The Whole Foods Mouse in the Meat Case Case: a Halachic Analysis


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By Rabbi Yair Hoffman for


It happened in a Manhattan Whole Foods.  A customer looking in a meat showcase found a mouse nibbling on a fancy cut of veal in the meat section in the Columbus Circle location.

Britanny Ellis was the one who filmed it.  The video went viral with over one million hits.

According to ABC7News, Ellis remarked, “Next thing I know a lady behind us is like, ‘Oh, that’s disgusting,'” she said. “So then that’s when I look closer and I just see a nice little, tiny mouse just chewing away like nothing, and I’m shocked.”

Ellis told her mother about it, but her mother doubted the story – so she decided to video it.

Ellis said she tried to get the attention of employees at Whole Foods. Ellis let the butcher know, but he was confused about the situation.

“He’s like, ‘There’s no way,’ and then he looks in the cage and he sees and he’s like, ‘..this is crazy,'” she said. “So yeah, eventually his manager did come out. We did speak to the manager, but it was more of a like a nonchalant, not like kind of a let me get your information, let you know this is happening or no kind of transfer kind of situation.”


Our question, however, is what would be the halacha if this were kosher food in a kosher store.

This author would like to suggest that there are two relevant Gemorahs.

The Gemorah in Horios 13b lists eating foods that a mice bit from as one of the six things that are kasheh leshikcha.  It is unclear, however, whether it is just the area where the bite happened that must be cut off or whether it is the entire piece of meat. The Leket Yosher YD p. 6 rules that the entire piece is forbidden.   The Halacha is cited in the Be’er Heitev 170:12.

= = =Thank you to all those who helped in the wedding.  It did go overbudget at the end and there is $1260 that still owed.= = =

There is another issue, however, that, in contemporary times, may make the issue a biblical prohibition.  It is forbidden to eat something that is disgusting.

The Gemorah in Makos 16b states,  Rav Beivai bar Abaye says: One who drinks from the horn of a bloodletter through which blood has passed violates the prohibition of: “You shall not make your souls detestable. (Vayikrah 20:25)” The prohibition is called bal teshaktzu.

The implication is that, at least regarding the horn of a bloodletter, it is a biblical prohibition.  However, since the Gemorah in Horios does not mention Bal teshaktzu – at that time – it did not necessarily constitute a prohibition of Bal Teshaktzu.

This may have changed, however, according to modern social norms.  It is this author’s view that most people, nowadays, would be thoroughly grossed out by the mice-bitten meat.

According to Rav Vosner zt”l in his Shaivet HaLevi Vol. VI #112, if one is personally disgusted by the food item, it is a biblical prohibition.  If, however, the majority of people in the country are disgusted by it, but he is not – then it is only a Rabbinic violation.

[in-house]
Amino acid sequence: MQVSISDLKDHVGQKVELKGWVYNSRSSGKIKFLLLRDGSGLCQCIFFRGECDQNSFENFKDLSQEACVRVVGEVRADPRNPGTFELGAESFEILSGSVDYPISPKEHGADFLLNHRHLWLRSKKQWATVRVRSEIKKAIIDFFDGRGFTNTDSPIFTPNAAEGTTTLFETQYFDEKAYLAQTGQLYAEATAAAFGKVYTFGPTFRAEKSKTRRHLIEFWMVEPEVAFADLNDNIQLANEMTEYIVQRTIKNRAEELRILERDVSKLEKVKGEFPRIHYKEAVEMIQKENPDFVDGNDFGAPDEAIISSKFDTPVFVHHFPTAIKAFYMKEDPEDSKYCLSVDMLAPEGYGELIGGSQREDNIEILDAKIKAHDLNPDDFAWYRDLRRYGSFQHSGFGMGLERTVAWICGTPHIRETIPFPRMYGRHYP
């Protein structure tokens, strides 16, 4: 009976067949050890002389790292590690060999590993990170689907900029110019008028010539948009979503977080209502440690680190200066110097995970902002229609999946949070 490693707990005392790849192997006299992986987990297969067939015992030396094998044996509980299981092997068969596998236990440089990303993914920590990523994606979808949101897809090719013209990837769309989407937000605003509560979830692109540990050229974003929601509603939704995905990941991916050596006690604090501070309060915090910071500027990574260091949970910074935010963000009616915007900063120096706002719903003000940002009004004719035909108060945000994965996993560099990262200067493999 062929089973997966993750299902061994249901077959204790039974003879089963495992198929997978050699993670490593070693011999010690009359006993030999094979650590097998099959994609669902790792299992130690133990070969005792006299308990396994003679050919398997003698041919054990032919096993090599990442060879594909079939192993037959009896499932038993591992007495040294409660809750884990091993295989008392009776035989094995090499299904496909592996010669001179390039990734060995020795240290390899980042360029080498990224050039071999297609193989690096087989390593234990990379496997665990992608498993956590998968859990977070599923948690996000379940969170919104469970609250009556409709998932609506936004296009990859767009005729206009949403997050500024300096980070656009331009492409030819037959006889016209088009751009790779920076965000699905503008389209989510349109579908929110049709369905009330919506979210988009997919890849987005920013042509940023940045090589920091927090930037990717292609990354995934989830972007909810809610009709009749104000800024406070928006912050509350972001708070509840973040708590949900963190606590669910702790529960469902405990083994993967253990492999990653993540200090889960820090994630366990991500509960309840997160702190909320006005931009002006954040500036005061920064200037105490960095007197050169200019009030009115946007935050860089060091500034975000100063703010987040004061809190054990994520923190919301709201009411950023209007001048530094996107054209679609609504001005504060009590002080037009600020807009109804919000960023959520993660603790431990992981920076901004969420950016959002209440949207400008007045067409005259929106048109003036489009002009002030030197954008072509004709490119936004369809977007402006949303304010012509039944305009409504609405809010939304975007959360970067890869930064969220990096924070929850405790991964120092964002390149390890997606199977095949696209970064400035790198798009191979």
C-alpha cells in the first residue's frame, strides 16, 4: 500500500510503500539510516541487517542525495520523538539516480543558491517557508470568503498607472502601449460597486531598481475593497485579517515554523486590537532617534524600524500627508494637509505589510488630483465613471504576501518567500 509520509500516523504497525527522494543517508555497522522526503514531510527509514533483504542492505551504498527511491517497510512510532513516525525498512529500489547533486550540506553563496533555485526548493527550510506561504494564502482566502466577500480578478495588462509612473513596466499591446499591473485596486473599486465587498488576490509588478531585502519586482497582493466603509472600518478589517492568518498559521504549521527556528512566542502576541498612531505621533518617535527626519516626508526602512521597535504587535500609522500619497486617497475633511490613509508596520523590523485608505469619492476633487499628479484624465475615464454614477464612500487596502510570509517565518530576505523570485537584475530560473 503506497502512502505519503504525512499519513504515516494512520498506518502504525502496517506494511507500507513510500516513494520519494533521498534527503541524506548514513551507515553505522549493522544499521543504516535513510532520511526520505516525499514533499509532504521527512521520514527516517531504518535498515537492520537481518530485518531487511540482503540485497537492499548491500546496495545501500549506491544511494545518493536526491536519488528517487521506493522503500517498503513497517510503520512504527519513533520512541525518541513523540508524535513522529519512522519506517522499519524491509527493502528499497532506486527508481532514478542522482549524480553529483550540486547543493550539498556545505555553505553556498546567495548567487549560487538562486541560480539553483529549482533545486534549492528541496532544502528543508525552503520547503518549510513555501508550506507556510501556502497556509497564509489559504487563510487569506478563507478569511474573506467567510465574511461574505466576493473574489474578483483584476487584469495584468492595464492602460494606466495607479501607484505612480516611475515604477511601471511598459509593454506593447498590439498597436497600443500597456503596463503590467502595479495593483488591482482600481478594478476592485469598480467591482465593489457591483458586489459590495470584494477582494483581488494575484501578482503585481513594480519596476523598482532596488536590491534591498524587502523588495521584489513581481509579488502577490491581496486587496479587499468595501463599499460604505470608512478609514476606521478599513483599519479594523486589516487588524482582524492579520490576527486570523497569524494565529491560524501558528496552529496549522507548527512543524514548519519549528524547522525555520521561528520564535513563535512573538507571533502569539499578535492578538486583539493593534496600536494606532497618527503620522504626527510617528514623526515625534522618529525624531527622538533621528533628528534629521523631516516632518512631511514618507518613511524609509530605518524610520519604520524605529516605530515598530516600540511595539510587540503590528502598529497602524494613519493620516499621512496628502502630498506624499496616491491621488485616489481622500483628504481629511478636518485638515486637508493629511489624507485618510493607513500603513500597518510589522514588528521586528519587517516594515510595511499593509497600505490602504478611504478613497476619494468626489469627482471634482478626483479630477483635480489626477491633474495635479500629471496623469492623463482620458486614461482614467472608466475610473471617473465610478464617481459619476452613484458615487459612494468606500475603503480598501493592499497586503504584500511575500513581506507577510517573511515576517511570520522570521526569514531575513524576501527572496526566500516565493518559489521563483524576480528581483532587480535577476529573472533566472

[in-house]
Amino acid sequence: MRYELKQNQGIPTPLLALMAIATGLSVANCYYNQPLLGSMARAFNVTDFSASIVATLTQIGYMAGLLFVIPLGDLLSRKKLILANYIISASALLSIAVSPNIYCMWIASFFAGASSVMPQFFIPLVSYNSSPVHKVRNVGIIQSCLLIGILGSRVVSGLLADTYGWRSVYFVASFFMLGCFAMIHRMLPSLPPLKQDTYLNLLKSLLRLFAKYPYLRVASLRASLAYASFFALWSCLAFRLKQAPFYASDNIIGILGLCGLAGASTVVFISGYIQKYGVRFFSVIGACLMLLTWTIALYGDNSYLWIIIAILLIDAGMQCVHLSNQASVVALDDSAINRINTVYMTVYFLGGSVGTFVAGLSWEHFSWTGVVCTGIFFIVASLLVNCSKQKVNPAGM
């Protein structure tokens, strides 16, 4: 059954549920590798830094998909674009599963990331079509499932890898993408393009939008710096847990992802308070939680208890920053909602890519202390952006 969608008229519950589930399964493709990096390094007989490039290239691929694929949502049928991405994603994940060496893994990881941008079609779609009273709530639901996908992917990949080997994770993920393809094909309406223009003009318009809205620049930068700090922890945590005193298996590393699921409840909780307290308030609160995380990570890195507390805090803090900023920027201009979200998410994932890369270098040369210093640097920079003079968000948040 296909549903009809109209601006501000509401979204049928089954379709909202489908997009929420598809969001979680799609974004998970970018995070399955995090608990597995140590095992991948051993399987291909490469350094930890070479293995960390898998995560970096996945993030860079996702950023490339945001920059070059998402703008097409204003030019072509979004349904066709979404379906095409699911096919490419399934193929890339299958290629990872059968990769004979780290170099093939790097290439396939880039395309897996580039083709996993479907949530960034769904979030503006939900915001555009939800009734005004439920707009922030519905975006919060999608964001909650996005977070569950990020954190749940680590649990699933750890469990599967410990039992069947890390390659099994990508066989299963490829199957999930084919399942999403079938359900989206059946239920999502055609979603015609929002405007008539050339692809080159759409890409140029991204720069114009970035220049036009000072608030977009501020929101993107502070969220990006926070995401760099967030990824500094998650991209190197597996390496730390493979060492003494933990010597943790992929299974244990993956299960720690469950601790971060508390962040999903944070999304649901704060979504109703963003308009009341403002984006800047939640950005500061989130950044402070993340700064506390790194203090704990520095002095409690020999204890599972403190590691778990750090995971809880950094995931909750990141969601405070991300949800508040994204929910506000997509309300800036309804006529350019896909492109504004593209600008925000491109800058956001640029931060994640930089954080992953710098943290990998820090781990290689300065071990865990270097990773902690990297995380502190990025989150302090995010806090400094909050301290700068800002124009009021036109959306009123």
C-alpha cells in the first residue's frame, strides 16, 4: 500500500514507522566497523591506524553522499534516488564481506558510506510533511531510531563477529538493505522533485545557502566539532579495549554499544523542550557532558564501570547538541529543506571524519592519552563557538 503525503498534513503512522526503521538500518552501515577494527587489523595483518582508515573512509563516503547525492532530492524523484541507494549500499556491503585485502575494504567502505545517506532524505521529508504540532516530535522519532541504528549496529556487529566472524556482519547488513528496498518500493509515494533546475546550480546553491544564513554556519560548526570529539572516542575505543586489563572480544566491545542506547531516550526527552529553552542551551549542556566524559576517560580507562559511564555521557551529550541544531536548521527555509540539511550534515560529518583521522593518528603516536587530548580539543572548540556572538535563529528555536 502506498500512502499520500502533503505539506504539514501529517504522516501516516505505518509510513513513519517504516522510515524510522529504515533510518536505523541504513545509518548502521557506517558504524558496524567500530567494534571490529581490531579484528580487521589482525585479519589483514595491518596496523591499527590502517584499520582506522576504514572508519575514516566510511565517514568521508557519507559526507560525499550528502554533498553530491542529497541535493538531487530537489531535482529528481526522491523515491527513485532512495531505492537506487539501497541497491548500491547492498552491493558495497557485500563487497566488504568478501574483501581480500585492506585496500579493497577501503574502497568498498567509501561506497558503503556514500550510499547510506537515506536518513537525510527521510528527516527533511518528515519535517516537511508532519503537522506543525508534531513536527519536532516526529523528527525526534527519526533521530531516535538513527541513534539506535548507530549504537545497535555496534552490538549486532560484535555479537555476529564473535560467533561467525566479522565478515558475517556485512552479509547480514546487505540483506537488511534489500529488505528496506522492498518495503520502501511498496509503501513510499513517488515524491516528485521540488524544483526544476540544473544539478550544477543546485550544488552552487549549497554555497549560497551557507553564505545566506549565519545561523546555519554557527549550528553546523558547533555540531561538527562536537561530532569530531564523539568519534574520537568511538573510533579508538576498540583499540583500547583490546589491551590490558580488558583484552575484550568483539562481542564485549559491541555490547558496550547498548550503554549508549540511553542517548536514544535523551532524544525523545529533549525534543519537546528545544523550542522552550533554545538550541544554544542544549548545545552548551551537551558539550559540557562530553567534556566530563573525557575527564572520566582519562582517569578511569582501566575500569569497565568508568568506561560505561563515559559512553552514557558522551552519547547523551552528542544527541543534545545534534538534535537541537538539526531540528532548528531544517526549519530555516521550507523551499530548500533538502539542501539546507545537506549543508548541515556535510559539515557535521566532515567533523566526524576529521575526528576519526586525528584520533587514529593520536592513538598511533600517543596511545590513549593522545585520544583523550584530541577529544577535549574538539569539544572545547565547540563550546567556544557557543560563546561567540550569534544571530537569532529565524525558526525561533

Whole Foods released a statement on the incident.

“We take this situation very seriously. We immediately removed and disposed of all products in the case, performed a deep cleaning, and brought in a third party service for a thorough inspection. The store diligently followed our detailed protocol in response and continues to work closely with our food safety team.”

= = =Thank you to all those who helped in the wedding.  It did go overbudget at the end and there is $1260 that still owed.= = =

The author can be reached at [email protected]


  1. Should the “halachic analysis” include:

    Horayos 13b (Beraisa): Five things make one forget his learning – eating from what a mouse ate from?

    Kaf ha’Chayim (Sofer 157:28): …One should also avoid eating what a mouse or cat ate from, or drink water leftover from washing, for they cause forgetting, and due to Berachah.

    Divrei Chayim (YD 2:60): If a mouse ate from a food, the entire food causes forgetting.

    abi’a Omer (7): We learn from this that the entire loaf causes forgetting. It is not enough to scrape off the place from which it ate. Yosef Ometz (p. 273) says ‘people cut off the bit place and eat the rest. I don’t know if they have a tradition that this is what the Gemara means, or if they do so merely for cleanliness or due to disgust. One who is concerned for his Torah will not eat from the entire piece.’ Terumos 8:6 forbids Peros with holes (lest a snake ate from it). Yalkut Avraham says that the same applies to a mouse, for all rodents have venom, and it spreads throughout the entire food. This implies that the concern is due to venom. This is difficult, for R. Shimshon says that if something dry was bitten, one cuts away that place and the rest is permitted. Regarding mice, the Gemara did not distinguish dry from wet! Leket Yosher explicitly says that there is no difference. Rather, it is a Segulah (it is not based on something physical). We say that one who eats from what a mouse ate from, he forgets, and all the more so something that eats mice!

    Arvei Nachal (Reish Parshas Ki Savo): Devarim Rabah (Ekev) says that if one does not tithe properly, mice eat his grain. The Magen Avraham (Shemen Sason Bereishis) explains that one who eats from what mice ate from, he forgets. This explains “I did not transgress your Mitzvos (to tithe), and I did not forget.”

    Leket Yosher (2 YD Amud 6): The Terumas ha’Deshen ate a food containing fat of a ox’ heart. If a cat ate from meat, he would not eat from the piece, and similarly for a loaf or meat pie. If a mouse ate from a piece of dry meat, he would not feed it to his children, even if it was a big Kikar. However, if a mouse ate from congealed fish, he would eat from different pieces.